So, this week’s Mobile World Congress is over and the weary delegates, fresh from their triumphs, trailers, tapas and teasers are on their way home. I would have been there with them but I was washing my hair all week.
According to the organisers, there was a record attendance of 60,000 at the event and more than 2,900 journalists, a perfect audience possibly for the location-based service of Foursquare. Apparently not.
During the show, the highest amount of delegates who checked in using the service was little more than 500, a penetration of less than 1% at the world’s biggest mobile event. The decision-makers couldn’t be arsed with Foursquare. Sorry, can’t resist it… you can check in any time you like but you can never lead, boom-boom.
Hands-up, I’ve always had a problem with Foursquare. I recently spent two years in India and there Foursquare is a brand of cigarette. It comes in a pack of ten, in a green packet and the penetration rate among Indian smokers is much higher than its location equivalent in Barcelona.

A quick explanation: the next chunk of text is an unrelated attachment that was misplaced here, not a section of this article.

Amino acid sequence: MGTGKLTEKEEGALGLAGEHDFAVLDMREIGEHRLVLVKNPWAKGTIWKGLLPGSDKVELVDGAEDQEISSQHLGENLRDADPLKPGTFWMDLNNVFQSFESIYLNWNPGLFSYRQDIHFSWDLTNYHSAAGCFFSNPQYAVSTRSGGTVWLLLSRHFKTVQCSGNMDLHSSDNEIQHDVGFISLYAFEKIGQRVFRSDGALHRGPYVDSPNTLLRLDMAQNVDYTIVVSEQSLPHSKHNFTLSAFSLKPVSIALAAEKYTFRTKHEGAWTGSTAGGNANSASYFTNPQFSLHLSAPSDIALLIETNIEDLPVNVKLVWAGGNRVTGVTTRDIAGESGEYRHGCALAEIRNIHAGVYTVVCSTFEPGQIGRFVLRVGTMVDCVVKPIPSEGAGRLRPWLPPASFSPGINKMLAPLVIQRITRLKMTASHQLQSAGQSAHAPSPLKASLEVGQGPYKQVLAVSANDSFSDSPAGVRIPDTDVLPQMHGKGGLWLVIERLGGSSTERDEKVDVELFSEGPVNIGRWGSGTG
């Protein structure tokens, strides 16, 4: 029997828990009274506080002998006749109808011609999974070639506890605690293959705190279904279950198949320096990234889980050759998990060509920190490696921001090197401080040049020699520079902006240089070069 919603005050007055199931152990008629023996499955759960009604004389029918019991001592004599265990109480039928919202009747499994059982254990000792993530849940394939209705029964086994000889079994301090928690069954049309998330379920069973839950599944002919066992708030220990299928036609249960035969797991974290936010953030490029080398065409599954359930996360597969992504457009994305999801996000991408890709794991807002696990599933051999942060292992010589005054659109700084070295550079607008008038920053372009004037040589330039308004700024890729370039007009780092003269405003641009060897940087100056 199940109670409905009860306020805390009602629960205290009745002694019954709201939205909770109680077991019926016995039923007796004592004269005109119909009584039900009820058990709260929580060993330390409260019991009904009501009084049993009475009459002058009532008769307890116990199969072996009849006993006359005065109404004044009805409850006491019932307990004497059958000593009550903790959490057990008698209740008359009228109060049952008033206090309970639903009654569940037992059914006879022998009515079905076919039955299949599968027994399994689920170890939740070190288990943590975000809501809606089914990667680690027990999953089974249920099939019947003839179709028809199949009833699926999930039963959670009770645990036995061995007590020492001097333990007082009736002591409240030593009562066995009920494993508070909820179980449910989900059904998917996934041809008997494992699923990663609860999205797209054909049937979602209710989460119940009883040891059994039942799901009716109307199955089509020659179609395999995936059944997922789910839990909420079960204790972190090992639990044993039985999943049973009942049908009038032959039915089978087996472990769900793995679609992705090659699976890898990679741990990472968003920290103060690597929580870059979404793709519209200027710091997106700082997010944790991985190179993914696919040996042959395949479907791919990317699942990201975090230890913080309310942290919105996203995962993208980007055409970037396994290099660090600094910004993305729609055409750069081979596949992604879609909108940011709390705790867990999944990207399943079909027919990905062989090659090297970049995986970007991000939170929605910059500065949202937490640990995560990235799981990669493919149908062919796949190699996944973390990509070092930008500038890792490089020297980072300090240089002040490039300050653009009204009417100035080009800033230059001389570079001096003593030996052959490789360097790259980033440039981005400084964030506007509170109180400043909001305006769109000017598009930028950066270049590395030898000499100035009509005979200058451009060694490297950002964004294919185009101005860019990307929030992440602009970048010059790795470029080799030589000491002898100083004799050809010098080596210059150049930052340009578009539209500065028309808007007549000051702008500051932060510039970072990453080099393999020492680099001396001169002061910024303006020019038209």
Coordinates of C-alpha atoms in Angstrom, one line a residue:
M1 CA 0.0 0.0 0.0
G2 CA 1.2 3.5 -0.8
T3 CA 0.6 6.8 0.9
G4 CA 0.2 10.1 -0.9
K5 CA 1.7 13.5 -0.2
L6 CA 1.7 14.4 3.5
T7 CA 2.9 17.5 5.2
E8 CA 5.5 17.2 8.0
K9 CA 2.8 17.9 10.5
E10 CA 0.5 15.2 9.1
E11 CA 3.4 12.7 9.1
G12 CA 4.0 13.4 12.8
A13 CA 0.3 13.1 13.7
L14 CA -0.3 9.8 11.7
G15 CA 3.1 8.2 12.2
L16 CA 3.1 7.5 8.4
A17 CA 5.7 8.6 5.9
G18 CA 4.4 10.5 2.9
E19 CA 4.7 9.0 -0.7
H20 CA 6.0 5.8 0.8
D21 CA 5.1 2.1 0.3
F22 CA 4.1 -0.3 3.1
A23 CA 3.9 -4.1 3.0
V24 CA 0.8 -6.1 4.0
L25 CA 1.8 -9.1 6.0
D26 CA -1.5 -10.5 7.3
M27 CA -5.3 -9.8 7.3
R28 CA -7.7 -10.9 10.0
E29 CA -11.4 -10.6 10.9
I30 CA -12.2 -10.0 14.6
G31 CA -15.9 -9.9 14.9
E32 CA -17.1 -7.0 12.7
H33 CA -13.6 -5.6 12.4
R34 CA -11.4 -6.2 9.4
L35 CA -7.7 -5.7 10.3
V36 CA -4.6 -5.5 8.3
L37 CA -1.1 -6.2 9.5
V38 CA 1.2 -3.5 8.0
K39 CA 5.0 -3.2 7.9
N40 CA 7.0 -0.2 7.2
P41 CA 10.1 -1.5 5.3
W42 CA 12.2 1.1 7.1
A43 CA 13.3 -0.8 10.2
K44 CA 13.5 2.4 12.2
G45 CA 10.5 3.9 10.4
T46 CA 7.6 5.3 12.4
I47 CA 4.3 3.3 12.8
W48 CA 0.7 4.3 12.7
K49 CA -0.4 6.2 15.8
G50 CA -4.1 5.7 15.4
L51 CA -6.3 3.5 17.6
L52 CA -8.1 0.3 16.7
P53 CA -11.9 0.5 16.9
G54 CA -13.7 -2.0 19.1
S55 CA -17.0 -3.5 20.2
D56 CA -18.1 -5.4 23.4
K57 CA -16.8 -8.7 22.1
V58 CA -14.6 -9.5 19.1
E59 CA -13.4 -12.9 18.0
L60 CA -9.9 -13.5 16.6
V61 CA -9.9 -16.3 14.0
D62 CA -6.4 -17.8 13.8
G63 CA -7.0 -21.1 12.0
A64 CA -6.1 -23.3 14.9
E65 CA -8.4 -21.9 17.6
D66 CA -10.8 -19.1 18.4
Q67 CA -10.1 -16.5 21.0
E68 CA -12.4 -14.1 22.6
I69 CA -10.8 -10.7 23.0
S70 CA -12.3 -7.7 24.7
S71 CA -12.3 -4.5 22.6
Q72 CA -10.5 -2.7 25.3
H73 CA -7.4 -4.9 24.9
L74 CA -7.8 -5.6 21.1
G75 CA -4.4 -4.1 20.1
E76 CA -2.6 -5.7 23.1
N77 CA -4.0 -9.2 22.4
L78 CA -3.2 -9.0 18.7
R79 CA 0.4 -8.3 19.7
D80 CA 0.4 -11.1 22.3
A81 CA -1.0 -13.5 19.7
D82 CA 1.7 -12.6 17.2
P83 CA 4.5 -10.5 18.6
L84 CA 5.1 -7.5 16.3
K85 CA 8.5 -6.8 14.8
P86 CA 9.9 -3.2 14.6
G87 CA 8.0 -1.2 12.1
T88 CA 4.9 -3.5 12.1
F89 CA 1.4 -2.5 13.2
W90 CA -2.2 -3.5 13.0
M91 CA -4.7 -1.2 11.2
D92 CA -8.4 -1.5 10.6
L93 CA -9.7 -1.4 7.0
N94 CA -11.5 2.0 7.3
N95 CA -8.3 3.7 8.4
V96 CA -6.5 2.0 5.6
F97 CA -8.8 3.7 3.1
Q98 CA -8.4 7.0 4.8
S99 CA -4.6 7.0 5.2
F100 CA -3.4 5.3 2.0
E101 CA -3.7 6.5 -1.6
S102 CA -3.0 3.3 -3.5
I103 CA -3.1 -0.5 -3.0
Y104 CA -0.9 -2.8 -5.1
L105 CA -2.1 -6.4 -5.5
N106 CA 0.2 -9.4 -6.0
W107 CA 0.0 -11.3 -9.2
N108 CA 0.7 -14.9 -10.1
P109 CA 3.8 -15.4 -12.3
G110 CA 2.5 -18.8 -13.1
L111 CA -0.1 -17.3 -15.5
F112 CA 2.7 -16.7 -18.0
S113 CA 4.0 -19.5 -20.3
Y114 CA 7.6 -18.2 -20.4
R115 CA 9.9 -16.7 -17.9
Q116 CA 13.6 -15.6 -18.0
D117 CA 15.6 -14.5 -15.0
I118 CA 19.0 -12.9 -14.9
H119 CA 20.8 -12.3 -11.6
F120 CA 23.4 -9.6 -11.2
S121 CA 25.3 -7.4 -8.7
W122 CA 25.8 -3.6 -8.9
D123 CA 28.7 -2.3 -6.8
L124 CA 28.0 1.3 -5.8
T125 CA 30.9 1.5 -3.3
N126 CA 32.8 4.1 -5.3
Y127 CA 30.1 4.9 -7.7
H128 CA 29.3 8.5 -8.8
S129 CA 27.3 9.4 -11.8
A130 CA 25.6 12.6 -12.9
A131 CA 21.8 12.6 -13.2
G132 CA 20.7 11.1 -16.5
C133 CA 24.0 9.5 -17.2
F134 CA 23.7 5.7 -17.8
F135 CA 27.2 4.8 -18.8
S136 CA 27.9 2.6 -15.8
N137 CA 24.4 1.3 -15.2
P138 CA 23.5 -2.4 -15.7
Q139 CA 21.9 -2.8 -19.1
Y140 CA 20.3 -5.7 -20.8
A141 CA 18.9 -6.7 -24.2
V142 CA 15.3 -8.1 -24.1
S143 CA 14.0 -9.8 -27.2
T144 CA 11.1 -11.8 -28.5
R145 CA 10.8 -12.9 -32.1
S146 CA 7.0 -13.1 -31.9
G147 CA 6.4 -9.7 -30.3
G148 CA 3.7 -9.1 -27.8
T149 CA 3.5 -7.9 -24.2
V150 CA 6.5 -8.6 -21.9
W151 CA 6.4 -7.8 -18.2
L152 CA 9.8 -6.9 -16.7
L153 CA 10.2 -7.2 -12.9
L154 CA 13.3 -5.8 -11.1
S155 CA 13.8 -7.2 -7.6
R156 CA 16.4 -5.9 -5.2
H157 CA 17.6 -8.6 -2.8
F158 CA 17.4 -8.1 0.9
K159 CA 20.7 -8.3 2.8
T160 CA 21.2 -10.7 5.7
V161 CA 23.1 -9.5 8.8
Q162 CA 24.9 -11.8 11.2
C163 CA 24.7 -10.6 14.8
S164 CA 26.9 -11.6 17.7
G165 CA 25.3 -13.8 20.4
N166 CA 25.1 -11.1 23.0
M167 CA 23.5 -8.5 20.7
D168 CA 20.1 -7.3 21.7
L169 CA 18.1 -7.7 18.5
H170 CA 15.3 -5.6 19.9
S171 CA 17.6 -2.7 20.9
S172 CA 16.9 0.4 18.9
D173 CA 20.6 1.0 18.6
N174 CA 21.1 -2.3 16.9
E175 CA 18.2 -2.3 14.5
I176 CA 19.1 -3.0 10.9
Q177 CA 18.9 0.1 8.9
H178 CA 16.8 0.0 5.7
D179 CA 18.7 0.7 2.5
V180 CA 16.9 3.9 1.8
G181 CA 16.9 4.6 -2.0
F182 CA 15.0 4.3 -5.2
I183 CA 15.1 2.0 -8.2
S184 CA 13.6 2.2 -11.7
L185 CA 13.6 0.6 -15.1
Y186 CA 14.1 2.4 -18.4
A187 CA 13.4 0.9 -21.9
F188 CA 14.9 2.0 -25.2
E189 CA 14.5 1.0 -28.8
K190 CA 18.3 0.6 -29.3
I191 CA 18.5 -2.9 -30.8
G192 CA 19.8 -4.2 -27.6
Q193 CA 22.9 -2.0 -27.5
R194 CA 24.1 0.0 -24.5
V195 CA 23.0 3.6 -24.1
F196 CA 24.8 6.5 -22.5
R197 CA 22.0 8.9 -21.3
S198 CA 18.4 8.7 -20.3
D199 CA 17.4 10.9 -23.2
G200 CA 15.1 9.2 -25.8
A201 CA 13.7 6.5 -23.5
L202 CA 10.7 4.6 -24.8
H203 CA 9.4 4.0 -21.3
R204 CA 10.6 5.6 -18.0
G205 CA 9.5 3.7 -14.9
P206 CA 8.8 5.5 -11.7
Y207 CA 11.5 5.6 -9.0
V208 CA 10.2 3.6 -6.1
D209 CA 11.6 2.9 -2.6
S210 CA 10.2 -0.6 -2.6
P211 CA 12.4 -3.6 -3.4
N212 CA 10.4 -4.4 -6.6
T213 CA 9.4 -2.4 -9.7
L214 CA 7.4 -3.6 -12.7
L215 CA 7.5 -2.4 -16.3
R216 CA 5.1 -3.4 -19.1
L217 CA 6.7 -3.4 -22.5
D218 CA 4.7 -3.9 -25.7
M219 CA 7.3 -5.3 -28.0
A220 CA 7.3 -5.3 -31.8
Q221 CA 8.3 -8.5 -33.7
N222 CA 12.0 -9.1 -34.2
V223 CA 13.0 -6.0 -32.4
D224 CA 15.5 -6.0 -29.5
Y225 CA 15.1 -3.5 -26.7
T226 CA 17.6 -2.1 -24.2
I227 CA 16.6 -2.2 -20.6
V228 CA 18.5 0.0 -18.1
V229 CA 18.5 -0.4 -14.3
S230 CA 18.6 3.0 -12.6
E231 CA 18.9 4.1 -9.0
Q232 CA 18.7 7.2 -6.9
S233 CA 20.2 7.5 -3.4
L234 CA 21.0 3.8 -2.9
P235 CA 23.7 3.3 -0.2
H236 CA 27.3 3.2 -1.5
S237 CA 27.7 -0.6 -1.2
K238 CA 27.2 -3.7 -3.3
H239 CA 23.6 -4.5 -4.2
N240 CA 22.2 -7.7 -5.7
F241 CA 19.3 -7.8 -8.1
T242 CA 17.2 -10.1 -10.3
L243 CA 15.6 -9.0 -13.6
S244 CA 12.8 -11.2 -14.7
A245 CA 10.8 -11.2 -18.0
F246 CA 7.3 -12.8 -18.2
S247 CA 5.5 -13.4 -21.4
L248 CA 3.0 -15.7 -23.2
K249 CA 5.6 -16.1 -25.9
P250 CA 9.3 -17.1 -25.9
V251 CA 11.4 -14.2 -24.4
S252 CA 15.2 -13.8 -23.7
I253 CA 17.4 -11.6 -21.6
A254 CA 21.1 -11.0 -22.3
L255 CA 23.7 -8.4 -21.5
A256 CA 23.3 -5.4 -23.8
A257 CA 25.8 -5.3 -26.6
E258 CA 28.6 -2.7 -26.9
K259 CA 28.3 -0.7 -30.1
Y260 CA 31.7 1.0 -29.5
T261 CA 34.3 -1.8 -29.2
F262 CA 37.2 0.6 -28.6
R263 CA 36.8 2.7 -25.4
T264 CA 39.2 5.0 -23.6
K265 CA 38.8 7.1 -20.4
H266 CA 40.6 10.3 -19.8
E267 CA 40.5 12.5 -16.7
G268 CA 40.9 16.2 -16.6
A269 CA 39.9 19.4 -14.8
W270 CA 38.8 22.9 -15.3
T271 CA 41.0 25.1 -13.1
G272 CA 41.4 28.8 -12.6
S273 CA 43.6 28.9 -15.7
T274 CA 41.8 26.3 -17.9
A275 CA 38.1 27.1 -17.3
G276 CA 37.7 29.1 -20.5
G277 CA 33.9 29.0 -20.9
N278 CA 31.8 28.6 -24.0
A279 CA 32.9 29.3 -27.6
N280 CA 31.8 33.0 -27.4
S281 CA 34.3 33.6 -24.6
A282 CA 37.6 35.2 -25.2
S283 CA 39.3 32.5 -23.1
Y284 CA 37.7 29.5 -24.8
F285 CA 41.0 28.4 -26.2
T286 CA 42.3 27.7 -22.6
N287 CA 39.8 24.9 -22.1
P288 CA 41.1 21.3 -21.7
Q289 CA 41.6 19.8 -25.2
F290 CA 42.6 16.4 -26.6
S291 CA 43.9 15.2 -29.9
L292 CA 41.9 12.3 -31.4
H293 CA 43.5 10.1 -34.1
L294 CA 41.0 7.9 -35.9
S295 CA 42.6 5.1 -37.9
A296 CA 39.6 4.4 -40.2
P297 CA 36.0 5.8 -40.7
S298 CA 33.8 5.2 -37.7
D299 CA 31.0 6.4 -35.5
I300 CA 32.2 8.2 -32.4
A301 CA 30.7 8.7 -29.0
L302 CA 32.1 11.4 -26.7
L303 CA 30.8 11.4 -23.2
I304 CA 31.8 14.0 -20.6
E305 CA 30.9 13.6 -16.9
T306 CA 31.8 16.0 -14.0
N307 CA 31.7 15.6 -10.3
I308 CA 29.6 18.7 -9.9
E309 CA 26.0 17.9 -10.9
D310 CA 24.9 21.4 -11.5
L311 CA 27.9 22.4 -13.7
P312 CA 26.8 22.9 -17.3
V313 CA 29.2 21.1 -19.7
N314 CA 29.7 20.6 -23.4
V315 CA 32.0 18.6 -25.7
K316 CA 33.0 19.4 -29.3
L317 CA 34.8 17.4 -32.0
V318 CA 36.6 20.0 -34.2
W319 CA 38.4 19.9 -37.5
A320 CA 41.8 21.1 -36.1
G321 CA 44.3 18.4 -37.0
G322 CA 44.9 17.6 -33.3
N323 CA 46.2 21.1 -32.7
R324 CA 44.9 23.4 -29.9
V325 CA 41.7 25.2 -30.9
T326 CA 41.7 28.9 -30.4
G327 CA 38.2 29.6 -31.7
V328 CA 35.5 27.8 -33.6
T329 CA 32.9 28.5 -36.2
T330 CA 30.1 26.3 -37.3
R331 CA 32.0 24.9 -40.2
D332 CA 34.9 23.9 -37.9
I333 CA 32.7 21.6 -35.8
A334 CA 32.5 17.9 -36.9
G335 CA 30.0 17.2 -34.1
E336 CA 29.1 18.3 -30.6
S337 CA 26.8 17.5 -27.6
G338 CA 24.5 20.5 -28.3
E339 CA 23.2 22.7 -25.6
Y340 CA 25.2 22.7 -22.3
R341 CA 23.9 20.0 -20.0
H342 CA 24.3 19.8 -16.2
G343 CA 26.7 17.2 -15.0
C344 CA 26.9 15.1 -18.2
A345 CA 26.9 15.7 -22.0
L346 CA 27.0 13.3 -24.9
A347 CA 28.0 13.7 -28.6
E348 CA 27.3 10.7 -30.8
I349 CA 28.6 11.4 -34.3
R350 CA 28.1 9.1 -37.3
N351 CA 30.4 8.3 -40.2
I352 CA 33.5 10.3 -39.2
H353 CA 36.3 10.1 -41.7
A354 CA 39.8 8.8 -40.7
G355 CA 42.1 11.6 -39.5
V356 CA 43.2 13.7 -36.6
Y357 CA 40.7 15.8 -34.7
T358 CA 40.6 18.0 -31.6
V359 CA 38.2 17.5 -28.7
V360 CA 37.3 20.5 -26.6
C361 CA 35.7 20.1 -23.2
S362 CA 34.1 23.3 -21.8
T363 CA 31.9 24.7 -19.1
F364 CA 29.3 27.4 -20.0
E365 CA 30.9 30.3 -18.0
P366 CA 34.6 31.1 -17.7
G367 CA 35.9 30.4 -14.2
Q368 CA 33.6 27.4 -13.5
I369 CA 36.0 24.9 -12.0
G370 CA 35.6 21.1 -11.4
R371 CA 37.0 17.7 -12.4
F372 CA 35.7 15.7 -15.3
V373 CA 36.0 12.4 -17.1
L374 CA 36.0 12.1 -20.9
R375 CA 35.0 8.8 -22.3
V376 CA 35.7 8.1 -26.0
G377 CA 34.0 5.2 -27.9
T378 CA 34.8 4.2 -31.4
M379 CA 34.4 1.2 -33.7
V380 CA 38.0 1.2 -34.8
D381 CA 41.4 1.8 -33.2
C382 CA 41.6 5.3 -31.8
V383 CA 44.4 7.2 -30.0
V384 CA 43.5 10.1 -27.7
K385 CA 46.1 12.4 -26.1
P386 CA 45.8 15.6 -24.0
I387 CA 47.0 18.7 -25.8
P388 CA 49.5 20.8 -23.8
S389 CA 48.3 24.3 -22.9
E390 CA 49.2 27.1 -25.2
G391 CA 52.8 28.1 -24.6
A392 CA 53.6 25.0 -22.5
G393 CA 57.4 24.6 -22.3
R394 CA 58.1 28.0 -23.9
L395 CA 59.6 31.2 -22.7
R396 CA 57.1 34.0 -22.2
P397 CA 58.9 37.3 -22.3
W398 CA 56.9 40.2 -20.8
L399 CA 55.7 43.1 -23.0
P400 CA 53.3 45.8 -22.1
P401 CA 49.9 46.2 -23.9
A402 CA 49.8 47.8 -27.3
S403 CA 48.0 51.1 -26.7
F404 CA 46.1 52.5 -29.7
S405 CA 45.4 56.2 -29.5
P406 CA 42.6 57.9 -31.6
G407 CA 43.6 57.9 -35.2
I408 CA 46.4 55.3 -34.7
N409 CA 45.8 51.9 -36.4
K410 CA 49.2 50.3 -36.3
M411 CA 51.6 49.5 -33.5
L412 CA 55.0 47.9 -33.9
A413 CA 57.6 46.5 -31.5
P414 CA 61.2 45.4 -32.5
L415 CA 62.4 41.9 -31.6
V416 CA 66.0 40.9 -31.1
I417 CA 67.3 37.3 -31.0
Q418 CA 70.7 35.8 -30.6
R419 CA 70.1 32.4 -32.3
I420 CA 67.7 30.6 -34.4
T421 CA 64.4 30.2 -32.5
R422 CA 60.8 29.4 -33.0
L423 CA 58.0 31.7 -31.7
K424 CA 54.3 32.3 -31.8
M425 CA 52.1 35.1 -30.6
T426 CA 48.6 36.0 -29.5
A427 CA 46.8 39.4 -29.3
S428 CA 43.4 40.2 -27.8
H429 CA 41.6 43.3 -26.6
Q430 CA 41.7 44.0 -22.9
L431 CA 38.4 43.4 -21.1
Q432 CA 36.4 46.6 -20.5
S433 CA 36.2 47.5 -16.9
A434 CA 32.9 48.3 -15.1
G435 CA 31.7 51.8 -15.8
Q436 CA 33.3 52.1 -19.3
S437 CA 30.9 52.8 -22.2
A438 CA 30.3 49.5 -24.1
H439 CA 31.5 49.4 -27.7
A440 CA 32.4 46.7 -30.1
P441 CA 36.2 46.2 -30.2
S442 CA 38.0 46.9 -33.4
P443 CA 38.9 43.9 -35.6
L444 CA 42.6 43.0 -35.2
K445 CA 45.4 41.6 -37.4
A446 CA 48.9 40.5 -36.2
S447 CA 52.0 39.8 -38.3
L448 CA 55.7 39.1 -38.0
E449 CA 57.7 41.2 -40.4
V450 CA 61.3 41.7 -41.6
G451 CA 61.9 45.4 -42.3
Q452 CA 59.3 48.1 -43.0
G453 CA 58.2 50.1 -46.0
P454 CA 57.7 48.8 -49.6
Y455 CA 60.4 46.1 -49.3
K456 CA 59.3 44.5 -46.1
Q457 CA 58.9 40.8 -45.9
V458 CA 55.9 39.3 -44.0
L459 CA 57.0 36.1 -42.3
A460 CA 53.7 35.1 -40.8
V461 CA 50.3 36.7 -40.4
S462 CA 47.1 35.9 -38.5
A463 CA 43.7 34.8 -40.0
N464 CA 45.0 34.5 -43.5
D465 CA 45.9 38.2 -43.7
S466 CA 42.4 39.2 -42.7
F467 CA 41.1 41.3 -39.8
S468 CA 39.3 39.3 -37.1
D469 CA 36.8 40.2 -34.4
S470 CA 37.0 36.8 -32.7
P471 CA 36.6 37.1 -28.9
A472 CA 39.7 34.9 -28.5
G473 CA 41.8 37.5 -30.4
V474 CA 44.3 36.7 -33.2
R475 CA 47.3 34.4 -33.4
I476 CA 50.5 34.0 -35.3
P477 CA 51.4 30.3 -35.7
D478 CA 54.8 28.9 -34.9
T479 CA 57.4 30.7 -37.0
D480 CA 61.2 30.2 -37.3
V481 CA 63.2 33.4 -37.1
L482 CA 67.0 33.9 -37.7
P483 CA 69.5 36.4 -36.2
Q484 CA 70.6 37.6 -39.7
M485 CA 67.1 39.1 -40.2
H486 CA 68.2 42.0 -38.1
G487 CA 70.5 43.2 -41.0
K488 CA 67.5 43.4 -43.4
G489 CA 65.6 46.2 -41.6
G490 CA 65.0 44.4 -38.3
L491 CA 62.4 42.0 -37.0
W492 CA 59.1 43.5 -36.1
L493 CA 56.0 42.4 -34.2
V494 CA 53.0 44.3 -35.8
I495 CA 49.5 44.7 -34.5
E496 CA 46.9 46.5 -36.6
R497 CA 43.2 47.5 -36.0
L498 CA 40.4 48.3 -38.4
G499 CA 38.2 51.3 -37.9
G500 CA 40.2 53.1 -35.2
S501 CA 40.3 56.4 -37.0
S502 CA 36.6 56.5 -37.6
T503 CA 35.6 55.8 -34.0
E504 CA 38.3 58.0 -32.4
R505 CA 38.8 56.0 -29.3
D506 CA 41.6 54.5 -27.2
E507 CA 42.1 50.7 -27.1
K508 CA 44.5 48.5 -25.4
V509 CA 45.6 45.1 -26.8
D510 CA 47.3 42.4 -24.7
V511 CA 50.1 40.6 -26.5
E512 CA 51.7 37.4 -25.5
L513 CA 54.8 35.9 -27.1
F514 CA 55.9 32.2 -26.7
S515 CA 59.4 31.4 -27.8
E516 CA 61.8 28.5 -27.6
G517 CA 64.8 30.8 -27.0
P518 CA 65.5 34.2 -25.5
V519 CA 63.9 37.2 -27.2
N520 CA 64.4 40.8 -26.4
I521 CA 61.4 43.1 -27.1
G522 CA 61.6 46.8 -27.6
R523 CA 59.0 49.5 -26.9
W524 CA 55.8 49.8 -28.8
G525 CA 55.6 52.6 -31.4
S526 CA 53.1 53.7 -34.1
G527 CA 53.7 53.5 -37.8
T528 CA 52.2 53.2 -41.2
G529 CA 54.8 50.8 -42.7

When I began to court Twitter at the end of 2009 and began an affair with TweetDeck that is as passionate and deep-rooted as my REAL love for Mad Men, I would become unbearably angry when nominal adults boasted of Foursquare badges or a bloody gubernatorial land-grab in a Middle England commuting new town.
Granted, I felt out of the loop because I was in India and the only location-based service there was my toothless driver who didn’t have a wife or a set of clean clothes, but had every TV sports channel in his hut down the road. But it would appear I’m not alone.
A recent Nokia, er I mean Microsoft, poll revealed that 52% of people are concerned about sharing their location and 81% about loss of privacy, let alone 100% of me who just thinks it’s stupid.
In the industry, notable mobile figures such as Mark Urban who made a bundle when he sold his business to Yahoo are similarly downbeat. In a recent interview he says that he doesn’t believe location-based companies can exist as standalone companies and will end up selling to Google or Facebook (like most companies in the world).
But Facebook Places is no better, it’s even more annoying because it allows your Facebook friend to check YOU into a location. And while that may have its comic virtues such as checking homophobic ‘friend’ into gay bar etc, enough already of the location-based services. Foursquare, Schmoursquare… on the road to nowhere.